Or mail to Waverly City Guide, 455 Hay Hollow Road, Chillicothe, Ohio 45601
The blast furnaces Globe Iron Co. and the Jackson Iron and Steel Company had 6 stoves, (Globe eventually had seven) because of their product. They produced "silvery pig iron," a product used in open hearth furnaces and castings. The silicon ratio in the pig iron could be up to 16%.
It took higher temperatures to create this pig iron. In the early days it took usually four stoves "on" and one under repair. During W.W. II and afterwards, they went to five on and one under repair.
This was highly unusual stove practice, but the higher temperatures took a heavy toll on the linings of the stoves, and it was quite a labor intensive job and took some time to replace the linings.
Eddie Jones and some of the workers of the Globe Iron Company. Eddie is the first man in the second row (with the bow tie).
Globe Furnace April 1936
by Theodor Jung
Globe Furnace April 1936
by Theodor Jung
Jackson Globe Iron Company workers-ca. 1921
Globe furnace taken from Railroad Street (Harding Avenue). In the front is old Globe and in the back they are building the new Globe. Picture taken around 1915.
Jackson Globe showing train tracks 1917
The furnace was built in 1872 by Watts, Hoop & Company. Henry Hossman headed the construction project. The original company was owned by J. M. Watts, Peter Hoop, Jr., C. S. Dickason, and T. P. Sutherland.
In 1873, Thomas T. Jones formed a company to purchase both Globe and Fulton Furnaces. Mr. Jones had emigrated from Wales in 1837 and was the first president of Jefferson Furnace in 1854. The new company was incorporated as the Globe Iron Company. The Stockholders in the company were listed in the December 11th, 1873 edition of "The Jackson Standard".
J. M. Watts, Thomas T. Jones, A. Bentley, Linn Bentley, Peter Hoop, Jr., C. P. Lloyd, Eben Jones, L. T. Murfin, Elias Crandall, John B. Folsom, H. A. Towne, A. B. Monahan, Robert Hoop, W. C. Draper, T. T. Jones, Thomas Williams, William Lewis, J. J. Thomas, John Williams, Morgan Williams, and Elias Morgan.
The original site of Globe Furnace was around the site of the Eddie Jones ball field. This structure burned down in 1876. After this event, Fulton Furnace was remodeled and became the site of the Globe Iron Company.
The original Globe Furnace was on the west edge of town and operated for only four years until 1876, when it was destroyed by fire.
In 1873, the Globe Furnace Company and the Fulton Furnace Company were reorganized and took the name the Globe Iron Company. The furnaces continued to operate independently until the 1876 fire. The Globe Furnace and Fulton Furnace was then renamed Globe Furnace and remained near the Main and South streets intersection.
The Globe Iron Company operated successfully under the leadership of Thomas A. Jones until his untimely death in 1887 at the age of 81. He was killed in a buggy accident in an attempt to catch a business train bound for Cincinnati.
Orange Furnace Co., Jackson , Ohio script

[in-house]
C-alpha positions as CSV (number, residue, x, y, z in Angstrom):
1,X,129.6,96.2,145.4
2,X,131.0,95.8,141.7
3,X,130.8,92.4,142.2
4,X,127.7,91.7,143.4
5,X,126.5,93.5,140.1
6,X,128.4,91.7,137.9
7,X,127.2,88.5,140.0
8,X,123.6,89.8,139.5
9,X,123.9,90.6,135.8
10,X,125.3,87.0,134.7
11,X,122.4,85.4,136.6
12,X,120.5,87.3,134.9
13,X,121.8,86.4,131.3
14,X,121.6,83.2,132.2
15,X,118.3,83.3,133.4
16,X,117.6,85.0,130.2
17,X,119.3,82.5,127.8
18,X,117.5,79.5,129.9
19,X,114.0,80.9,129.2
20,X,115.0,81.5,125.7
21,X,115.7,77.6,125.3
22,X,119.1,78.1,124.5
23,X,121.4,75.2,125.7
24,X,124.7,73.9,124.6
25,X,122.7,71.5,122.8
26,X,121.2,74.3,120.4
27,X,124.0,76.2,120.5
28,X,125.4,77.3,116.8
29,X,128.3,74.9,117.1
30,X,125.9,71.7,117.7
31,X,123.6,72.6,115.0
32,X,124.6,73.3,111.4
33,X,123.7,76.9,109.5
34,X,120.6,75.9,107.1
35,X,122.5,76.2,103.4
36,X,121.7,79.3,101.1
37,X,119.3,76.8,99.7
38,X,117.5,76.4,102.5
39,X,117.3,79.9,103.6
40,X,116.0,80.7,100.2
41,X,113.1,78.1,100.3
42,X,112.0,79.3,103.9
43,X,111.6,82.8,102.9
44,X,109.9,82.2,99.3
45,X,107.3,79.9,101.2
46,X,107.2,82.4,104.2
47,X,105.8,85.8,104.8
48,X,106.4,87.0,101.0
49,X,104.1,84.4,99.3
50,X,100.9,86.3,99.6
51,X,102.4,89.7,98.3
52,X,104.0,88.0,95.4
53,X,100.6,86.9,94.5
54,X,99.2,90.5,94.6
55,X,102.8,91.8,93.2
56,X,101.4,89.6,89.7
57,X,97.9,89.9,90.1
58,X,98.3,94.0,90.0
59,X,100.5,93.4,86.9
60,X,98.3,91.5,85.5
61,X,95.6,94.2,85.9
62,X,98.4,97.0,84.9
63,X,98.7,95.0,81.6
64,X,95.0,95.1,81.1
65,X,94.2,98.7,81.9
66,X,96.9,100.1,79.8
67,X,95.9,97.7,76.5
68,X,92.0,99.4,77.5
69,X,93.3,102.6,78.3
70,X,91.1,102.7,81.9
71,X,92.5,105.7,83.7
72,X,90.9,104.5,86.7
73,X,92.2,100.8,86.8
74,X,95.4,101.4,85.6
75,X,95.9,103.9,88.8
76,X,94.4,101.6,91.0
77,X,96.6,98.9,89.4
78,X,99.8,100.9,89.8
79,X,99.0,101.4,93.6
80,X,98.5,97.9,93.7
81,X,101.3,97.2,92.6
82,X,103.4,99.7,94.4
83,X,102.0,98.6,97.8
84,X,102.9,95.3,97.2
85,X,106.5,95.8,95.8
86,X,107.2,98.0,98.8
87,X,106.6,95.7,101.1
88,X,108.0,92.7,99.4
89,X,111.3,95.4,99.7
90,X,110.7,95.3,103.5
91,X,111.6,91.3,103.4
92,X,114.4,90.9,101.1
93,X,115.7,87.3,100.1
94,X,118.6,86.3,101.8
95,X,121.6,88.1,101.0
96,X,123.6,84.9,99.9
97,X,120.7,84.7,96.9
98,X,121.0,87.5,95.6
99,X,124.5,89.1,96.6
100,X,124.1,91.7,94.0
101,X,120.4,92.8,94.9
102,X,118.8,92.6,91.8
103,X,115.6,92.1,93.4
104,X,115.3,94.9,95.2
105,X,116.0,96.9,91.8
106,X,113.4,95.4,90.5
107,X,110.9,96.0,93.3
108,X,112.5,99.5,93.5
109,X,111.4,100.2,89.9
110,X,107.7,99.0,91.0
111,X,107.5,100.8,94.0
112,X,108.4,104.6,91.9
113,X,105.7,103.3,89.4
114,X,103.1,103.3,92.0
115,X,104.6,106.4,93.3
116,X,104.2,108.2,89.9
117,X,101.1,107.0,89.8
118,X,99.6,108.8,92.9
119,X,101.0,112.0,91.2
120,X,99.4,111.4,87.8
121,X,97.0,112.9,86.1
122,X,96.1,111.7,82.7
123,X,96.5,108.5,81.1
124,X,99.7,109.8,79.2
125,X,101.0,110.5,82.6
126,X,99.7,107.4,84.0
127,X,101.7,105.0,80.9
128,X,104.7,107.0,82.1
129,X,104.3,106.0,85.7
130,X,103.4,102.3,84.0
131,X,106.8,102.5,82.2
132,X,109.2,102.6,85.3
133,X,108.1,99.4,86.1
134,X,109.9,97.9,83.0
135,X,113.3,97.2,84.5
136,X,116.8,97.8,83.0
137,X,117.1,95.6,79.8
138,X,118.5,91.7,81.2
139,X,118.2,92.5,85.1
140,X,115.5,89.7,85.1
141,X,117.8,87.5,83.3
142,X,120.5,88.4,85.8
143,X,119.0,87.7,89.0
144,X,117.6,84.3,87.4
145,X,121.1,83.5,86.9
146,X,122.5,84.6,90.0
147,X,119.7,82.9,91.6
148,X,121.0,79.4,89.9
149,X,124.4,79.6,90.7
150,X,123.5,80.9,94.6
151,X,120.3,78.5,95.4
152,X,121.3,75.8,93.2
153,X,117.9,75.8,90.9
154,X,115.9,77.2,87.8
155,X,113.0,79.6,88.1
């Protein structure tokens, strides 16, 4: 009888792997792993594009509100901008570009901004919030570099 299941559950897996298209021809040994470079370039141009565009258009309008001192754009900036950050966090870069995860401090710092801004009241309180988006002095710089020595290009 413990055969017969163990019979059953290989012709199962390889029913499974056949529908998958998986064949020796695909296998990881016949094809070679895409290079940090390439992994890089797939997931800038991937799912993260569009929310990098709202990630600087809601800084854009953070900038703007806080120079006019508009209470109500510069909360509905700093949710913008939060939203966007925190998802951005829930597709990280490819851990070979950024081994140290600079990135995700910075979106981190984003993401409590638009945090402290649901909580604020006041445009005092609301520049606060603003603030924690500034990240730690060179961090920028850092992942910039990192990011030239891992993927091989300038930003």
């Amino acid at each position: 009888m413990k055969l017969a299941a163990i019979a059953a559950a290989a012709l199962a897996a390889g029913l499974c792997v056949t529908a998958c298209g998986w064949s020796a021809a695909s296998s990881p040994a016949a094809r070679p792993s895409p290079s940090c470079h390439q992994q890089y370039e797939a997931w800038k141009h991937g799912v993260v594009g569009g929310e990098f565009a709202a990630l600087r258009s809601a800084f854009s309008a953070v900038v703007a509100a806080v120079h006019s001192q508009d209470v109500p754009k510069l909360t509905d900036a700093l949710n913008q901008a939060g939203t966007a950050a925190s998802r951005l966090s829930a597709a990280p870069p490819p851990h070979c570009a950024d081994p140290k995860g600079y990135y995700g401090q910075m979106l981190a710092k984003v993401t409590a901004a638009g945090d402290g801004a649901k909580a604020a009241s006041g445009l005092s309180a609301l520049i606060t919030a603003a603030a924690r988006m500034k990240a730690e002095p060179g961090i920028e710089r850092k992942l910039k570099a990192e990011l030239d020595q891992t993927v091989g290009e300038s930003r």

Star Furnace, located near the present site of Luigino's, had also seen the value of silvery pig iron. Star Furnace had the first iron stack ever erected in the county and was one of the most modern of its time. That plant, though, was abandoned in 1923.
The Fulton Furnace was based on the southern edge of Jackson and was started by Captain Lewis Davis, who had been associated with the Orange Furnace. The furnace was located just east of the current day intersection of Main and South streets, near the location of the Jackson Square Shopping Center.
Madison Charcoal Furnace 1854 - 1900
Madison Furnace is located directly off of the old CH&D roadbed, just north of the Cooper Hollow Wildlife Area. Take Rt. 32 East from Jackson to 327. Follow Rt. 327 South under the Rt. 35 overpass until it dead ends. Make a right hand turn and then an immediate left onto the CH&D roadbed. Stay on the road until you reach the Cooper Hollow Park Ranger Station, just before crossing a small stream. The furnace is on the right hand side just before you reach a pull off area. If you hit the ranger area, you have gone too far. Iron produced at the site was shipped to the towns of Clay and or Crossroad, Ohio in order to link up with the Scioto & Hocking Railroad line. The furnace changed ownership at least three times between 1865 and 1898. It went into receivership and was leased to the Wellstone Iron and Steel Company during the Spanish American War. The furnace closed in 1900 and was dismantled in 1906.
Limestone Furnace 1854-1860
Limestone Furnace was built by Evans, Walterhouse, & Others either 1854 or 1855 and used charcoal. The Panic of 1857 caused the furnace to enter into receivership with a debt of $80,000. The business did not recover from this bankruptcy and closed in 1860. The furnace was owned by the Limestone Furnace Co. and managed by William J. Evans. In half of 1856 the furnace produced 1,800 tons of iron drawn from horizontal lower coal measure ore. Limestone Furnace is located directly off of the CH&D roadbed, just north of the Cooper Hollow Wildlife Area. Take Rt. 32 East from Jackson to 327. Follow Rt. 327 South under the Rt. 35 overpass until it dead ends. Make a right hand turn and then an immediate left onto the CH&D roadbed. Stay on the road until you reach the Cooper Hollow Park Ranger Station, just before crossing a small stream.
Diamond Furnace 1854-1867